...and, sometimes we like to go home to a good stiff c*ck.

I tag Sunshine, Blue, K-girl, Jen, and Kittenpie.

Saturday, March 24, 2007

100 Books (Only About Half Worth Reading)

Bub and Pie invited us to help ourselves to the book meme going around based on the 100 favourite books of all time, voted by the public. I have to warn you, I’m not endorsing this list—it’s a piece of crap. DaVinci Code beats Pride and Prejudice? WTF people? However, I can’t resist a book meme. I had to steal Bub and Pie’s categories too, with slight modifications. Bold denotes books I’ve read.

Let me know if you think I’d like any in the no thanks category.

The Essentials (Read more than twice)

2. Pride and Prejudice (Jane Austen)
8. Anne of Green Gables (L.M. Montgomery)
14. A Prayer for Owen Meany (John Irving)
80. Charlotte’s Web (E.B. White)
96. The Outsiders (S.E. Hinton)

Books I’ve Read More Than Once

17. Fall on Your Knees(Ann-Marie MacDonald)
20. Jane Eyre (Charlotte Bronte)
23. Little Women (Louisa May Alcott)
25. Life of Pi (Yann Martel)
46. Anna Karenina (Tolstoy)
59. The Handmaid’s Tale (Margaret Atwood)
61. Crime and Punishment (Fyodor Dostoyevsky)
64. Interview With The Vampire (Anne Rice)
74. The English Patient (Michael Ondaatje)
78. The World According To Garp (John Irving)
85. Emma (Jane Austen)
91. In The Skin Of A Lion (Ondaatje)

Cracking Good Reads

3. To Kill A Mockingbird (Harper Lee)
10. A Fine Balance (Rohinton Mistry)
11. Harry Potter and the Goblet of Fire (Rowling)
13. Harry Potter and the Order of the Phoenix (Rowling)
16. Harry Potter and the Philosopher’s Stone (Rowling)
19. Harry Potter and the Prisoner of Azkaban (Rowling)
28. The Lion, The Witch and the Wardrobe (C. S. Lewis)
22. The Catcher in the Rye (J.D. Salinger)
39. The Red Tent (Anita Diamant)
43. Confessions of a Shopaholic (Sophie Kinsella)
48. Angela’s Ashes (Frank McCourt)
57. Harry Potter and the Chamber of Secrets (Rowling)
71. Bridget Jones’ Diary (Fielding)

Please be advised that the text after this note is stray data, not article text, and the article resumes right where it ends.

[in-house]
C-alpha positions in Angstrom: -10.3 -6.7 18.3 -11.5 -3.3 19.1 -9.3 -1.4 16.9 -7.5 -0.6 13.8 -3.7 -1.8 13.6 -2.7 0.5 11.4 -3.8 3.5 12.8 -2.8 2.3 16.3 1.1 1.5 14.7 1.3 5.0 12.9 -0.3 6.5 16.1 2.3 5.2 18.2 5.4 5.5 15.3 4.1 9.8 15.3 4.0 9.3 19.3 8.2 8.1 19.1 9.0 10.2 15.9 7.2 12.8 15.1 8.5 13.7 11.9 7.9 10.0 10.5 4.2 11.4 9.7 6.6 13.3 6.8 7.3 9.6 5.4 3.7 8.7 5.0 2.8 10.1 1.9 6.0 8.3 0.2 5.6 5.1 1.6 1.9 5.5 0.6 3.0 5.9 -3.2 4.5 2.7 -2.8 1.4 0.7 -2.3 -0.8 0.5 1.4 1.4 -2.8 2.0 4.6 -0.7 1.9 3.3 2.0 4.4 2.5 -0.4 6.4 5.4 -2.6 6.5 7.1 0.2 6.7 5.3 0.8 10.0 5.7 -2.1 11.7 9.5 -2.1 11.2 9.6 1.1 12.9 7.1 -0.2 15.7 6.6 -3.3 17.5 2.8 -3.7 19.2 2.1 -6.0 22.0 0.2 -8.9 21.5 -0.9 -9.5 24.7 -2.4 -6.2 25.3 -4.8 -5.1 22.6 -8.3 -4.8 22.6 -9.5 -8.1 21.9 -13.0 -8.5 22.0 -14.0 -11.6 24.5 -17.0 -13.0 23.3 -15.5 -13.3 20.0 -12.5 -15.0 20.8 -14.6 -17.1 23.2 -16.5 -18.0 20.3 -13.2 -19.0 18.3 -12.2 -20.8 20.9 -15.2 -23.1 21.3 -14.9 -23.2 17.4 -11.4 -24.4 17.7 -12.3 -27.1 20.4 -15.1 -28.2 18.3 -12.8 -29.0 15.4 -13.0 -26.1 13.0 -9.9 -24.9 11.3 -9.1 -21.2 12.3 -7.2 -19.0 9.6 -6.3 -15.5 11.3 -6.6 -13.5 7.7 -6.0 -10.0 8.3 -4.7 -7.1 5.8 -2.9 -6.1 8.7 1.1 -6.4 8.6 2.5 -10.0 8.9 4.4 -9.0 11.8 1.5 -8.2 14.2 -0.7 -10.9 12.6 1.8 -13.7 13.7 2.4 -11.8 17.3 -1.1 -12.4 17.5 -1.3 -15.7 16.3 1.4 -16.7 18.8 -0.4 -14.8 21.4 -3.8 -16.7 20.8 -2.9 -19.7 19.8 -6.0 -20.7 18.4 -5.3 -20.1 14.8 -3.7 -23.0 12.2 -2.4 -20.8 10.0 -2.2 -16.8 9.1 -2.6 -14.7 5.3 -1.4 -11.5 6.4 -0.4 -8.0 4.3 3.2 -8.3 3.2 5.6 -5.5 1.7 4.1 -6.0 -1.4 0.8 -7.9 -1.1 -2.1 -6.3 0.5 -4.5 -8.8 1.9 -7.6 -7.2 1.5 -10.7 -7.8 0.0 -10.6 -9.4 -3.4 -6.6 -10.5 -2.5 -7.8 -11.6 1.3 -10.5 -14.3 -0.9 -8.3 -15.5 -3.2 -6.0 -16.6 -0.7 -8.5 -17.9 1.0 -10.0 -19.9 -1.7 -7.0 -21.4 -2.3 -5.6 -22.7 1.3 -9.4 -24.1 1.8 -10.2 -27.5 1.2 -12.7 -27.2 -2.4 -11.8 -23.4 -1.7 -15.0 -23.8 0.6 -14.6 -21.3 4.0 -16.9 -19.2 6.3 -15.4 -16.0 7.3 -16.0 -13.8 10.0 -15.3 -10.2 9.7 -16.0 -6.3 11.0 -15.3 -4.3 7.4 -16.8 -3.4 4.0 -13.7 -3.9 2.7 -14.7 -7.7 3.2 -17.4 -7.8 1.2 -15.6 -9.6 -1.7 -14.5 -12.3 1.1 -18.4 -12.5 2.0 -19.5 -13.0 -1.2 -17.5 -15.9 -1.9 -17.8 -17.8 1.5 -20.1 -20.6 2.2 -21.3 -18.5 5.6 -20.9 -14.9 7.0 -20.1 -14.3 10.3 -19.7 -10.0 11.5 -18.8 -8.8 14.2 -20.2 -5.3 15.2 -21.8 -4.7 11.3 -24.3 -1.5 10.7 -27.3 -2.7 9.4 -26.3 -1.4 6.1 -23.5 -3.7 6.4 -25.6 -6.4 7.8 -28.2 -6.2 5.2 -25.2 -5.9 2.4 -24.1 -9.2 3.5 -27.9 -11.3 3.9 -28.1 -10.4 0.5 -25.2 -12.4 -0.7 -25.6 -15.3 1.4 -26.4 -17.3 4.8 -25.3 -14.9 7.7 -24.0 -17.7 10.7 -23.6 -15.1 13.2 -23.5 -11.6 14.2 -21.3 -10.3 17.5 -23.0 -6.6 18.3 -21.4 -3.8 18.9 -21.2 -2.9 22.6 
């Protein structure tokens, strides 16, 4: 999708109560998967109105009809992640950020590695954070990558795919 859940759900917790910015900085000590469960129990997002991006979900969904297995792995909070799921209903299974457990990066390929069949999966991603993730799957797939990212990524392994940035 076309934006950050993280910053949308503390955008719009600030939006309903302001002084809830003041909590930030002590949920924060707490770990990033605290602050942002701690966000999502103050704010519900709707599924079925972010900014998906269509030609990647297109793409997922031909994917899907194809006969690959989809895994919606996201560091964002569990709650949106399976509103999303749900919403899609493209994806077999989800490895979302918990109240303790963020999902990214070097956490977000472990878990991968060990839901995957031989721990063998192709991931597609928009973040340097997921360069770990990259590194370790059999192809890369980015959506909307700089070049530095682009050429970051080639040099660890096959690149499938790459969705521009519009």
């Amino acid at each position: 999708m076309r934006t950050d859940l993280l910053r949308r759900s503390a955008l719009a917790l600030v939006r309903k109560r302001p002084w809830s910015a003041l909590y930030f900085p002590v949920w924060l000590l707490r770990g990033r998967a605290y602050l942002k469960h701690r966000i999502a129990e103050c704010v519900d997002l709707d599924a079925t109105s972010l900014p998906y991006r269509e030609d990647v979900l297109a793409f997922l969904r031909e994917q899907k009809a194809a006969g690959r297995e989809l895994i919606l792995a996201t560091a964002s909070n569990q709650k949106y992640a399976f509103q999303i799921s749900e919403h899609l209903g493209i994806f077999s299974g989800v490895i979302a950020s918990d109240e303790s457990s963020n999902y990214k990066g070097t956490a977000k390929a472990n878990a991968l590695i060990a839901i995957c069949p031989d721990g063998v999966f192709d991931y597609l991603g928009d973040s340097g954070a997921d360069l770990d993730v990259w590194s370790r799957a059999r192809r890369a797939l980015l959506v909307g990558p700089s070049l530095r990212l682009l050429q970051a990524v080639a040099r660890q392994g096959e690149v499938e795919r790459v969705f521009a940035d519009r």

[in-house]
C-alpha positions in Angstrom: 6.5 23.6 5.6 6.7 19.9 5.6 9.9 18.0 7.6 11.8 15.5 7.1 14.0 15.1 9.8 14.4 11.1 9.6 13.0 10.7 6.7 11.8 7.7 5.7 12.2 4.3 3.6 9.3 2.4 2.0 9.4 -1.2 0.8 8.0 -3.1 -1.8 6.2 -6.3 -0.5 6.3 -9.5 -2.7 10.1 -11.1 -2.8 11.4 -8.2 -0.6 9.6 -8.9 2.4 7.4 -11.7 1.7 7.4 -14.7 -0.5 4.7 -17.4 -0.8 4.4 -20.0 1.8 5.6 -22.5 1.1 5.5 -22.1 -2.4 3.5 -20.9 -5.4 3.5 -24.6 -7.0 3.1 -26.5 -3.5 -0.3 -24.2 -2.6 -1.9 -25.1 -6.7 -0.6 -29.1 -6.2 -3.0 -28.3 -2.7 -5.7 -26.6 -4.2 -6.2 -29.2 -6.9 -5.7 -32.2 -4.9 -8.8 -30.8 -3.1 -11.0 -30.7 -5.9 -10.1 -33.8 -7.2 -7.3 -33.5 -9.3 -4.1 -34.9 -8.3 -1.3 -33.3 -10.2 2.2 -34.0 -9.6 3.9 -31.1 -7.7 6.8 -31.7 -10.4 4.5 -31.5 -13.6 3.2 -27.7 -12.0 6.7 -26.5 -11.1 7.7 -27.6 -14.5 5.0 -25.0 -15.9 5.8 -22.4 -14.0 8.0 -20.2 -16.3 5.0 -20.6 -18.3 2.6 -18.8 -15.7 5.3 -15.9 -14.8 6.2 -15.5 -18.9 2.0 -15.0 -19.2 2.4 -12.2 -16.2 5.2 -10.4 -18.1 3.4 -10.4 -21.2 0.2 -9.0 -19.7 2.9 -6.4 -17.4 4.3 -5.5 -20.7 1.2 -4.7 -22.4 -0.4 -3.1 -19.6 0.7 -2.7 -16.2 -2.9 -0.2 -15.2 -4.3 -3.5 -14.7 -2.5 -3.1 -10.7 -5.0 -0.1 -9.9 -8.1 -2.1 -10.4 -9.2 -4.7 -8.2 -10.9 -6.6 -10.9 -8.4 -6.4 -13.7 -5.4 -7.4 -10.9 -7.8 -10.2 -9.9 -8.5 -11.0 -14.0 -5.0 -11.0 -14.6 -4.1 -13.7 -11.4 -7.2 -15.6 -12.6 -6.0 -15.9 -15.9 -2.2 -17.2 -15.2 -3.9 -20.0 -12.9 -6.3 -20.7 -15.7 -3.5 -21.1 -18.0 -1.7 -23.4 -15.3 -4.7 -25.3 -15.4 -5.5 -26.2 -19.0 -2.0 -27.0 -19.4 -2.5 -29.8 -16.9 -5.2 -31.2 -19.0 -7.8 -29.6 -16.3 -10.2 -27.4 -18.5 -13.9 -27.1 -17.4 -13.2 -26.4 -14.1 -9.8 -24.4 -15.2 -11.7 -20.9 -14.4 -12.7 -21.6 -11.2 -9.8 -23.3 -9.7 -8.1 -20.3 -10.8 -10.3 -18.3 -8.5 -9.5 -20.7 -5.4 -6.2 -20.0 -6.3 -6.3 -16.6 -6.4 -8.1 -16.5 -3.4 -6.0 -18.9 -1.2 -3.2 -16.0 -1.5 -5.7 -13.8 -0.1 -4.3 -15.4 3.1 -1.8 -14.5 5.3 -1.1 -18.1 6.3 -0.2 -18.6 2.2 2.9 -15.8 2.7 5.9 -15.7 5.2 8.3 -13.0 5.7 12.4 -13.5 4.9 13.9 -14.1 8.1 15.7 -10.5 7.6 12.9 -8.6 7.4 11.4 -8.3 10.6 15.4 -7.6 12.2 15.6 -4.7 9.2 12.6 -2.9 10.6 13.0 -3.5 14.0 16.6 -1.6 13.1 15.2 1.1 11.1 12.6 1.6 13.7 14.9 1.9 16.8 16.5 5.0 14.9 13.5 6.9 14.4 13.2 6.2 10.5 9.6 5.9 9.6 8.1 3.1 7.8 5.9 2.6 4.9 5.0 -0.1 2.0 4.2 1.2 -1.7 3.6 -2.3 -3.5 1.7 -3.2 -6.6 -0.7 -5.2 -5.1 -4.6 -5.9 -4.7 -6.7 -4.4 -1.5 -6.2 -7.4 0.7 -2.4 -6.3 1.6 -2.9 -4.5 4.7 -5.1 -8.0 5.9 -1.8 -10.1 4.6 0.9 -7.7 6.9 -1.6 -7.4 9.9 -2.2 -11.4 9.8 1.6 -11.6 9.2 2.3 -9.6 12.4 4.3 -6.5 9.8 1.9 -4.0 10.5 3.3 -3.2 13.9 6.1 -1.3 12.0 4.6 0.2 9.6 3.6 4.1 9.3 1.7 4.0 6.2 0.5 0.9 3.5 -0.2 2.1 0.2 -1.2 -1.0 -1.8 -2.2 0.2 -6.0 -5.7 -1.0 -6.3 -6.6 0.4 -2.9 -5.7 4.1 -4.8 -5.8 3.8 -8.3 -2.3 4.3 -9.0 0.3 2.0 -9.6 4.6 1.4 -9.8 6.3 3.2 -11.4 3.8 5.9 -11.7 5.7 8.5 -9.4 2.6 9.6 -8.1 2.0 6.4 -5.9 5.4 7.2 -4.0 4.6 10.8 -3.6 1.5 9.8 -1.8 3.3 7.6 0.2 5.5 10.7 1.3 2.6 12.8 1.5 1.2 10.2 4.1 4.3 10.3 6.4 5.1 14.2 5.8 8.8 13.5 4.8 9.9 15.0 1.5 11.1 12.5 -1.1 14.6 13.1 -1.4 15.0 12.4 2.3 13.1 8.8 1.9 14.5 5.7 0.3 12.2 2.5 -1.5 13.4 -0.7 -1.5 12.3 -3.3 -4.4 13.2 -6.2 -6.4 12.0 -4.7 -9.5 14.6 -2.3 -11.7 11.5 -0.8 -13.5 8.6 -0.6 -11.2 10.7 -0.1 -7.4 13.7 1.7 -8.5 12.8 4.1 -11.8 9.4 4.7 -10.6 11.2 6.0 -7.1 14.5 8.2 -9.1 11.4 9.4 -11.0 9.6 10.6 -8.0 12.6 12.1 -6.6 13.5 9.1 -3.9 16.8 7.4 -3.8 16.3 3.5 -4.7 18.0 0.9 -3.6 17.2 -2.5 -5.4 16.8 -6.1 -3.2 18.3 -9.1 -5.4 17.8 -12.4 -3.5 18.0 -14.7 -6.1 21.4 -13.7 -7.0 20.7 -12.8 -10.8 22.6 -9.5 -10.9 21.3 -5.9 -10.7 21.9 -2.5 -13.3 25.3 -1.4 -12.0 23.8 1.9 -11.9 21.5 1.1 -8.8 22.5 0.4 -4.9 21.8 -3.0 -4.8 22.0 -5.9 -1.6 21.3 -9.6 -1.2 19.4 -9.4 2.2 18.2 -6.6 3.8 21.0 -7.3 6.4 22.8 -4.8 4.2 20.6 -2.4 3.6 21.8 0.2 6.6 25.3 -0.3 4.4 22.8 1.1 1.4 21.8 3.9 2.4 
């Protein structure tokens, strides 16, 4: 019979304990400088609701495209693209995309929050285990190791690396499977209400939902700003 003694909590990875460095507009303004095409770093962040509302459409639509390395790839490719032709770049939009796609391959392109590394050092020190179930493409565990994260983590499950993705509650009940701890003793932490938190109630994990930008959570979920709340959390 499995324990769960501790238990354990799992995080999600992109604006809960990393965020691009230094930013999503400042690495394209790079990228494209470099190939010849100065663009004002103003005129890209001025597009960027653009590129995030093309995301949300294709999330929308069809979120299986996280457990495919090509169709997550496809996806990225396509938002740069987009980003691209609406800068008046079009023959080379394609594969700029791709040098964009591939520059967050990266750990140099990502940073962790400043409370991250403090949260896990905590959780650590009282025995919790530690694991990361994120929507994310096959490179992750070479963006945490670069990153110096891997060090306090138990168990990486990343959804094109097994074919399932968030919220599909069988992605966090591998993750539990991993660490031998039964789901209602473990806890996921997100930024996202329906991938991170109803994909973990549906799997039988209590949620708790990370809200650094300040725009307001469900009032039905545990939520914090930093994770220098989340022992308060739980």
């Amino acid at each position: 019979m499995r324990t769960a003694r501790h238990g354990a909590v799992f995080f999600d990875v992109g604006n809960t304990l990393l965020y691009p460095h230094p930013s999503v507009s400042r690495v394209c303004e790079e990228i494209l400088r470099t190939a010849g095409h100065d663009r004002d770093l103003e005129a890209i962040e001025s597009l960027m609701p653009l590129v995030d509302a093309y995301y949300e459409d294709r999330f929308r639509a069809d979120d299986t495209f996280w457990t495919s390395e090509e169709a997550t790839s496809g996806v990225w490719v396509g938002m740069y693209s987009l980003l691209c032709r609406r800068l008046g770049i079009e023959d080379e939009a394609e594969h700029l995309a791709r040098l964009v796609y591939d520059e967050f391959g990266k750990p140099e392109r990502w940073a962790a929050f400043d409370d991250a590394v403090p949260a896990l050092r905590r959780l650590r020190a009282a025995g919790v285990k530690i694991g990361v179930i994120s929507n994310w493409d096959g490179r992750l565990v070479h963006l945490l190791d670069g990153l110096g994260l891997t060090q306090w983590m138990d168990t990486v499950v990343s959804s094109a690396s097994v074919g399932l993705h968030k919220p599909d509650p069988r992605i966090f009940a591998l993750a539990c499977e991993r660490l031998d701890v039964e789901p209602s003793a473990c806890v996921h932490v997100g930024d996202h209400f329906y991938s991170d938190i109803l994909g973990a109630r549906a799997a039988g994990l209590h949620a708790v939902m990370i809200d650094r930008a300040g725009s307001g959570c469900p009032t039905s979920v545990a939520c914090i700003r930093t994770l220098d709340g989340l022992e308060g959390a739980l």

75. The Secret Garden (Frances Hodgson Burnett)

Books I’ve Read Once (And That Was Plenty)

4. Gone With The Wind (Margaret Mitchell)
15. Memoirs of a Geisha (Arthur Golden)
18. The Stand (Stephen King)
21. The Hobbit (Tolkien)
27. Wuthering Heights (Emily Bronte)
31. Dune (Frank Herbert)
34. 1984 (Orwell)
38. I Know This Much is True (Wally Lamb)
50. She’s Come Undone (Wally Lamb)
54. Great Expectations (Dickens)
55. The Great Gatsby (Fitzgerald)
56. The Stone Angel (Margaret Laurence)
58. The Thorn Birds (Colleen McCullough)
82. Of Mice And Men (Steinbeck)
100. Ulysses (James Joyce)
87. Brave New World (Aldous Huxley)
92. Lord of the Flies (Golding)

The Red-Faced Files (Oh! The Shame!)

29. East of Eden (John Steinbeck)
47. The Count of Monte Cristo (Alexandre Dumas)
49. The Grapes of Wrath (John Steinbeck)
52. A Tale of Two Cities (Dickens)
63. War and Peace (Tolsoy)
65. Fifth Business (Robertson Davies)
68. Catch-22 (Joseph Heller)
69. Les Miserables (Hugo)
70. The Little Prince (Antoine de Saint-Exupery)
81. Not Wanted On The Voyage (Timothy Findley)
79. The Diviners (Margaret Laurence)

What the Fack?

1. The Da Vinci Code (Dan Brown


24. The Lovely Bones (Alice Sebold) I hate this book.
26. The Hitchhiker’s Guide to the Galaxy (Douglas Adams)
99. The Celestine Prophecy (James Redfield)
88. The Stone Diaries (Carol Shields) I love Shields, but this is my least fav)

I’m Not In Oprah’s Book Club

30. Tuesdays with Morrie (Mitch Albom)
32. The Notebook (Nicholas Sparks)
44. The Five People You Meet In Heaven (Mitch Albom)
60. The Time Traveller’s Wife (Audrew Niffenegger)
94. The Secret Life of Bees (Sue Monk Kidd)

Wouldn’t Mind Reading

42. Kite Runner (Khaled Hosseini) I have this under the bed somewhere.
51. The Poisonwood Bible (Barbara Kingsolver)

No, Thanks

5. The Lord of the Rings: Return of the King (Tolkien)
6. The Lord of the Rings: Fellowship of the Ring* (Tolkien)
7. The Lord of the Rings: Two Towers (Tolkien)
9. Outlander (Diana Gabaldon)
12. Angels and Demons (Dan Brown)
33. Atlas Shrugged (Ayn Rand)*
41. The Clan of the Cave Bear (Jean M. Auel)
45. The Bible*
62. The Fountainhead (Ayn Rand)
66. One Hundred Years Of Solitude (Gabriel Garcia Marquez)
67. The Sisterhood of the Travelling Pants (Ann Brashares)
72. Love in the Time of Cholera (Marquez)
73. Shogun (James Clavell)
35. The Mists of Avalon (Marion Zimmer Bradley)
97. White Oleander (Janet Fitch)
98. A Woman of Substance (Barbara Taylor Bradford)
90. Kane and Abel (Jeffrey Archer)
95. The Bourne Identity (Robert Ludlum)

* started and did not finish

I’ve Never Actually Heard of These Books
36. The Pillars of the Earth (Ken Follett)
37. The Power of One (Bryce Courtenay)
40. The Alchemist (Paulo Coelho)
53. Ender’s Game (Orson Scott Card)
76. Tigana (Guy Gavriel Kay)
77. A Tree Grows in Brooklyn (Betty Smith)
83. Rebecca (Daphne DuMaurier)
84. Wizard’s First Rule (Terry Goodkind)
86. Watership Down (Richard Adams)
89. Blindness (Jose Saramago)